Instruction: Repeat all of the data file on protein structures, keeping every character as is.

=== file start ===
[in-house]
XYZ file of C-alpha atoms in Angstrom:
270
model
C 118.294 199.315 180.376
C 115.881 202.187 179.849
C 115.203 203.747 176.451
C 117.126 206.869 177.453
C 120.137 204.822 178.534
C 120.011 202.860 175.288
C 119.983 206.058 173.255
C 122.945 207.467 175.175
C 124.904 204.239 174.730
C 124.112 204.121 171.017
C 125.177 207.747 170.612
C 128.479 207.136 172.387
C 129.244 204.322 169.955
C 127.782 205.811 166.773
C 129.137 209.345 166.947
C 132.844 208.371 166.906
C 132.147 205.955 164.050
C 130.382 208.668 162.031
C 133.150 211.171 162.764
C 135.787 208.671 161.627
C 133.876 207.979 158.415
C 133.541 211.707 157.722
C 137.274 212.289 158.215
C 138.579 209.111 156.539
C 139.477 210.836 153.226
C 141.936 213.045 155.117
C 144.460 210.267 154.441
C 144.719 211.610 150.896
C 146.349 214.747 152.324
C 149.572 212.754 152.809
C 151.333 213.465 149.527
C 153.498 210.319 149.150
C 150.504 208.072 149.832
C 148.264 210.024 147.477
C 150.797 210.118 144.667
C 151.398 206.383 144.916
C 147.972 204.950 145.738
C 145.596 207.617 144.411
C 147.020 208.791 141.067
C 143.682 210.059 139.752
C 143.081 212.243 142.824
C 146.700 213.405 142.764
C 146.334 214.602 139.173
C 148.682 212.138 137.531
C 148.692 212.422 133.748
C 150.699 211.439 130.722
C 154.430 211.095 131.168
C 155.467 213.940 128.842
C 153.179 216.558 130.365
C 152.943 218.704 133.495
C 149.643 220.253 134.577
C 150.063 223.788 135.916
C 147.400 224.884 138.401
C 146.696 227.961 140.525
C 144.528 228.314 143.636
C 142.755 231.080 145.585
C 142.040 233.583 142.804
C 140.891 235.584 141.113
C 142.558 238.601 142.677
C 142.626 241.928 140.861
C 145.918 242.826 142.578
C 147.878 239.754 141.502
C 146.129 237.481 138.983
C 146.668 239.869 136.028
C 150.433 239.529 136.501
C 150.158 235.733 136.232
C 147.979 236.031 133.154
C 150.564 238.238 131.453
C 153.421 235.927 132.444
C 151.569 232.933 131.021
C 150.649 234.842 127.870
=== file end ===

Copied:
[in-house]
XYZ file of C-alpha atoms in Angstrom:
270
model
C 118.294 199.315 180.376
C 115.881 202.187 179.849
C 115.203 203.747 176.451
C 117.126 206.869 177.453
C 120.137 204.822 178.534
C 120.011 202.860 175.288
C 119.983 206.058 173.255
C 122.945 207.467 175.175
C 124.904 204.239 174.730
C 124.112 204.121 171.017
C 125.177 207.747 170.612
C 128.479 207.136 172.387
C 129.244 204.322 169.955
C 127.782 205.811 166.773
C 129.137 209.345 166.947
C 132.844 208.371 166.906
C 132.147 205.955 164.050
C 130.382 208.668 162.031
C 133.150 211.171 162.764
C 135.787 208.671 161.627
C 133.876 207.979 158.415
C 133.541 211.707 157.722
C 137.274 212.289 158.215
C 138.579 209.111 156.539
C 139.477 210.836 153.226
C 141.936 213.045 155.117
C 144.460 210.267 154.441
C 144.719 211.610 150.896
C 146.349 214.747 152.324
C 149.572 212.754 152.809
C 151.333 213.465 149.527
C 153.498 210.319 149.150
C 150.504 208.072 149.832
C 148.264 210.024 147.477
C 150.797 210.118 144.667
C 151.398 206.383 144.916
C 147.972 204.950 145.738
C 145.596 207.617 144.411
C 147.020 208.791 141.067
C 143.682 210.059 139.752
C 143.081 212.243 142.824
C 146.700 213.405 142.764
C 146.334 214.602 139.173
C 148.682 212.138 137.531
C 148.692 212.422 133.748
C 150.699 211.439 130.722
C 154.430 211.095 131.168
C 155.467 213.940 128.842
C 153.179 216.558 130.365
C 152.943 218.704 133.495
C 149.643 220.253 134.577
C 150.063 223.788 135.916
C 147.400 224.884 138.401
C 146.696 227.961 140.525
C 144.528 228.314 143.636
C 142.755 231.080 145.585
C 142.040 233.583 142.804
C 140.891 235.584 141.113
C 142.558 238.601 142.677
C 142.626 241.928 140.861
C 145.918 242.826 142.578
C 147.878 239.754 141.502
C 146.129 237.481 138.983
C 146.668 239.869 136.028
C 150.433 239.529 136.501
C 150.158 235.733 136.232
C 147.979 236.031 133.154
C 150.564 238.238 131.453
C 153.421 235.927 132.444
C 151.569 232.933 131.021
C 150.649 234.842 127.870